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dc.contributor.authorWright, Saundra K.
dc.identifier.citationProceedings of the 23rd International Congress of Onomastic Sciencesen
dc.description.abstractForms of address are a critical component of language. They can be used to set the tone of a communicative exchange and index social status. Many languages encode these linguistic forms directly into their grammar; however, in English these politeness distinctions are expressed lexically through word choice as speakers must select amongst various forms of a name (e.g., first/last name) and/or title (e.g., Mr., Mrs., Dr.) when addressing a communicative partner. We are currently seeing changes in speakers’ selections of address forms in American English. This is particularly true in academic settings where most students – and many professors – are now addressed by their first names. In this paper, I look more closely at address forms in the college classroom, looking specifically at what address forms college students are most likely to use and why. My findings suggest that while informal address may be becoming more common in the classroom, the selection of address forms is still far from predictable. Students’ selections of address forms vary according to the particular mode of communication, the degrees of familiarity between the instructor and student, the personality of the instructor, and the type of course being taught.en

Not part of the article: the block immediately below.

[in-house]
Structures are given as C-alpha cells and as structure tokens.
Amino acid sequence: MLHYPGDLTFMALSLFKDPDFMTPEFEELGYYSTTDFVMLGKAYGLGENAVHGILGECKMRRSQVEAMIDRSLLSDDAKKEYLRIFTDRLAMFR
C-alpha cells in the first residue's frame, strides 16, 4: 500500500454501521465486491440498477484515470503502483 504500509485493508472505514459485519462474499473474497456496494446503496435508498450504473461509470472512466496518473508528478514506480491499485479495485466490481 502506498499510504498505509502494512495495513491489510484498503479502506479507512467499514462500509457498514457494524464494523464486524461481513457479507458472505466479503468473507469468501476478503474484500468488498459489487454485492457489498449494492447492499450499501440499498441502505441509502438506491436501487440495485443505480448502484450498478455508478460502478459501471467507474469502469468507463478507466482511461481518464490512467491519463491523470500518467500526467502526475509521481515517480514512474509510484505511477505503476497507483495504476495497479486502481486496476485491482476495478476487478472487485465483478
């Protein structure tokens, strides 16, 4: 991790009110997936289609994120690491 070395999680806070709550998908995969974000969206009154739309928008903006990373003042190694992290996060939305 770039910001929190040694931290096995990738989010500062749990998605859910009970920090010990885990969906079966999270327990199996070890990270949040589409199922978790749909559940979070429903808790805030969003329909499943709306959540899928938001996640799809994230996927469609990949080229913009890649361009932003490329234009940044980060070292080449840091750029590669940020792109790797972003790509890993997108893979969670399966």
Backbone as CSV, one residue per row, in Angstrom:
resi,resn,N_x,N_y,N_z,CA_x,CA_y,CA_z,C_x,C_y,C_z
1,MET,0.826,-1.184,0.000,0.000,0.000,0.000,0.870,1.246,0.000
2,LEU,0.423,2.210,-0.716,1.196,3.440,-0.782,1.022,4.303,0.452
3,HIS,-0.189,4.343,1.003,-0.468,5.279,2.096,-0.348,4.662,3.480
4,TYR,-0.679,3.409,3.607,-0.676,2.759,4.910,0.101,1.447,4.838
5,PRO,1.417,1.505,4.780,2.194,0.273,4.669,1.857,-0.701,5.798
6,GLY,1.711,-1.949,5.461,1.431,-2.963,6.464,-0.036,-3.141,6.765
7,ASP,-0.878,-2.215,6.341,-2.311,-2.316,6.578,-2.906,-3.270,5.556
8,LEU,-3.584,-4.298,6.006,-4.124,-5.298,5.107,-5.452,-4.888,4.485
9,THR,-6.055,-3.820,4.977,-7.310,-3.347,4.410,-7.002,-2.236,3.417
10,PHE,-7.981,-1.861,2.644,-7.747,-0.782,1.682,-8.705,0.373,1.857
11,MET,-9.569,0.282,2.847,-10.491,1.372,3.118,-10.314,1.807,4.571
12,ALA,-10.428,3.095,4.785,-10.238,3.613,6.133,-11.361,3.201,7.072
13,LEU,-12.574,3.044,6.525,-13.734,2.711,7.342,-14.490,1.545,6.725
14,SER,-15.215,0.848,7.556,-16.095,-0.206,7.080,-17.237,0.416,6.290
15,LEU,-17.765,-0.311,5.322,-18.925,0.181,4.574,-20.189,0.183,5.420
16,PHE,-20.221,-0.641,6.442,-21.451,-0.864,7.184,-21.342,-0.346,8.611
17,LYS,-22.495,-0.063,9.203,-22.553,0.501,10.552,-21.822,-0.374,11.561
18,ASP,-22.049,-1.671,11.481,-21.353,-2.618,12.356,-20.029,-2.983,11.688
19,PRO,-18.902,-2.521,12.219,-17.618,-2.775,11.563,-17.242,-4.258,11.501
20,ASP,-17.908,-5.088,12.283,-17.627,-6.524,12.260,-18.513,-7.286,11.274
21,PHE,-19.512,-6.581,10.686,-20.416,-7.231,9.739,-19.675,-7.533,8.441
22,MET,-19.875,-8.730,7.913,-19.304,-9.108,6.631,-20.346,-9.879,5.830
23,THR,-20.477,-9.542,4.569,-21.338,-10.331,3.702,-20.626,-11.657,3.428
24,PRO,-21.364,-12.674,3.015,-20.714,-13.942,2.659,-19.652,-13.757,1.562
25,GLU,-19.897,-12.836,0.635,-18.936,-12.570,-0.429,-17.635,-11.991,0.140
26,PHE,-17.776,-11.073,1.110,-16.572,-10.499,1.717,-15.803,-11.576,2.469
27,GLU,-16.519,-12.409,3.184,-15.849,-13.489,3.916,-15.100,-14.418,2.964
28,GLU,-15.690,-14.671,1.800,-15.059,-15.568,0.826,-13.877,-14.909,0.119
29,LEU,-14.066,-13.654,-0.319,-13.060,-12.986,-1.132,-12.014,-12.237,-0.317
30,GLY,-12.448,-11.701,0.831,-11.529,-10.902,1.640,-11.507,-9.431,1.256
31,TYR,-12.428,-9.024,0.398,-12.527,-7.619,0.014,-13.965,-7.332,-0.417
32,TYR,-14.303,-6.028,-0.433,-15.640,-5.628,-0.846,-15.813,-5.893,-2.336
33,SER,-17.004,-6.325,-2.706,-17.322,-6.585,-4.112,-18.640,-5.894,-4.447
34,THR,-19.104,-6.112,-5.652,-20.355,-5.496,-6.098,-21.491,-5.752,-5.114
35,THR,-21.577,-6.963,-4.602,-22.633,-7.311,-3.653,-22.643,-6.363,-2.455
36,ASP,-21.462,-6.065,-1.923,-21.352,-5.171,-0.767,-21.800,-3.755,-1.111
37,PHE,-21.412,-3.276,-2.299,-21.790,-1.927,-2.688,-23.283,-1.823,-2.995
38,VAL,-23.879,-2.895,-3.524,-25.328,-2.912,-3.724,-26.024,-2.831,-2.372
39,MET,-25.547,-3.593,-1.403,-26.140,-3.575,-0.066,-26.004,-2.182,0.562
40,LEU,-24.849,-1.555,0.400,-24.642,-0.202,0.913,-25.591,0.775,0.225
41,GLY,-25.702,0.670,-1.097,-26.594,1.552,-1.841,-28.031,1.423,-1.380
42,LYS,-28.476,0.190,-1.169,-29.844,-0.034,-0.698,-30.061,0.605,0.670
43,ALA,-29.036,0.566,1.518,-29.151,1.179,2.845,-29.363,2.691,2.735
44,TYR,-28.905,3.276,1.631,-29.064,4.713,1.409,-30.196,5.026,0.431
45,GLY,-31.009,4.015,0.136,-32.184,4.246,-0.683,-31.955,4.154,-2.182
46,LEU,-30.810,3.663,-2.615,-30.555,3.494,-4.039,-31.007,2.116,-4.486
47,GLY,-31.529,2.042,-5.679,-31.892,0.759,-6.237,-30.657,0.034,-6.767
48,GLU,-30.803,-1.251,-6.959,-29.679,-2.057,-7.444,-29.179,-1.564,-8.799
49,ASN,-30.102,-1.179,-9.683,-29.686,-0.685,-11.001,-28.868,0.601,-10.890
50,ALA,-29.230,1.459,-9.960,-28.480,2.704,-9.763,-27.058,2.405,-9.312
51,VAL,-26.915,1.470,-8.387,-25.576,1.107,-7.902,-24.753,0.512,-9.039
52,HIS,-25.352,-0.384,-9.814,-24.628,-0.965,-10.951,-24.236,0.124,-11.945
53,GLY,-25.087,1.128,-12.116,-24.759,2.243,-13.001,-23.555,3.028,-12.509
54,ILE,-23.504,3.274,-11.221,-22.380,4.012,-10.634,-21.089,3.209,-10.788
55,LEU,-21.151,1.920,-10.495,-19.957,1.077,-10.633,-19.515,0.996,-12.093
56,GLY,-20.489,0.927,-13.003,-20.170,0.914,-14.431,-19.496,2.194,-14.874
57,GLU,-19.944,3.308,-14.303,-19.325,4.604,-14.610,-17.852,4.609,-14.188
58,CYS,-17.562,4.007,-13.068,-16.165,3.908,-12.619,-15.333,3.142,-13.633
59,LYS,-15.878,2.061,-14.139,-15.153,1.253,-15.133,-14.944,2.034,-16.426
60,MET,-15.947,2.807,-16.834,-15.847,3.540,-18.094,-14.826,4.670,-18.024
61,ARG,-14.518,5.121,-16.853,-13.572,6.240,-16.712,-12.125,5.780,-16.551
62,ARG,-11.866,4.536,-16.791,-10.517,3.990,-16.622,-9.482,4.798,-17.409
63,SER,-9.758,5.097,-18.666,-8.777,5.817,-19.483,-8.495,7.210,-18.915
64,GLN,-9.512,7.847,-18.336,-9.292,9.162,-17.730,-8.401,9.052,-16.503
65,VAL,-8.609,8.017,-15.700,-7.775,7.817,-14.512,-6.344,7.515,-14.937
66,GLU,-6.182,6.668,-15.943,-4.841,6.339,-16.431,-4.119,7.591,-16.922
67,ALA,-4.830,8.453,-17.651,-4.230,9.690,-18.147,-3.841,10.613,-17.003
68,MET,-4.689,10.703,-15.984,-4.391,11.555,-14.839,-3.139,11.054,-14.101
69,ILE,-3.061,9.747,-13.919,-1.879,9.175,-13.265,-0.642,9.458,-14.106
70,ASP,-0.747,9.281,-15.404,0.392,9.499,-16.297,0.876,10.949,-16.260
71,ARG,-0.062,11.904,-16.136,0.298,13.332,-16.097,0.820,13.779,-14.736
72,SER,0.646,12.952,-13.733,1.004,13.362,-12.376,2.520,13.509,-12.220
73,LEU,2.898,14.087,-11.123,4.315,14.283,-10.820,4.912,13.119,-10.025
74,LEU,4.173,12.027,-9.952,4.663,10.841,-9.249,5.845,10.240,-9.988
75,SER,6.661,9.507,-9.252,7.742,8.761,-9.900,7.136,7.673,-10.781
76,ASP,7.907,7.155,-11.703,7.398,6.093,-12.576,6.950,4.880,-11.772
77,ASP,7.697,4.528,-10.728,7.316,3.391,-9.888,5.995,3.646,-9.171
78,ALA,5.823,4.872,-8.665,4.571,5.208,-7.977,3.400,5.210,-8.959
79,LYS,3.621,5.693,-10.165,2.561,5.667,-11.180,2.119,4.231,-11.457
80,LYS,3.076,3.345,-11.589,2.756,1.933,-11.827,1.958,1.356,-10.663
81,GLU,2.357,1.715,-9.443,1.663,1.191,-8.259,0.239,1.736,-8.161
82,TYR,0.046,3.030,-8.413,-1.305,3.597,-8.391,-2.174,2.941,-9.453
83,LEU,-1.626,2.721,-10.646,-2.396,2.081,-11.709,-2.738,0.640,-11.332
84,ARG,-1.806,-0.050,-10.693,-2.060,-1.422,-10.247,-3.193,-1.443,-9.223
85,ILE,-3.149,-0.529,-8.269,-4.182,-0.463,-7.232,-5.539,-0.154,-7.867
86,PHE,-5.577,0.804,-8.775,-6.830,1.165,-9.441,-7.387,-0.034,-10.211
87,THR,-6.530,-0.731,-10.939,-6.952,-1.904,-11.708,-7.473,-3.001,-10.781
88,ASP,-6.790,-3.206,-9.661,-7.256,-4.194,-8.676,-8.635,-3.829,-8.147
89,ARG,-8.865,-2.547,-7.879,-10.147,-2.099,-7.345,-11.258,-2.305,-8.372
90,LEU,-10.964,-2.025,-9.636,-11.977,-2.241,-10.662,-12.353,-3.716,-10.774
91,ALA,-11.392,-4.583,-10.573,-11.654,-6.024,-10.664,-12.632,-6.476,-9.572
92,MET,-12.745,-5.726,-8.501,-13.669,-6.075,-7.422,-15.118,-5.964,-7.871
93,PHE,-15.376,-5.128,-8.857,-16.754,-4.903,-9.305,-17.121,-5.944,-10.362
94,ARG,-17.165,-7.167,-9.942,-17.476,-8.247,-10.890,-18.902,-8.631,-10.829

dc.publisherYork Universityen
dc.rightsThe following articles are © 2009 with the individual authors. They are made available free of charge from this page as a service to the community under the terms of the Creative Commons Attribution-Non Commercial-No Derivative Works license version 3.0. For full details go to
dc.subjectAddressing the Professoren
dc.subjectForms of Address in Collegeen
dc.titleForms of Address in the College Classroomen
dc.title.alternativeSession Paperen

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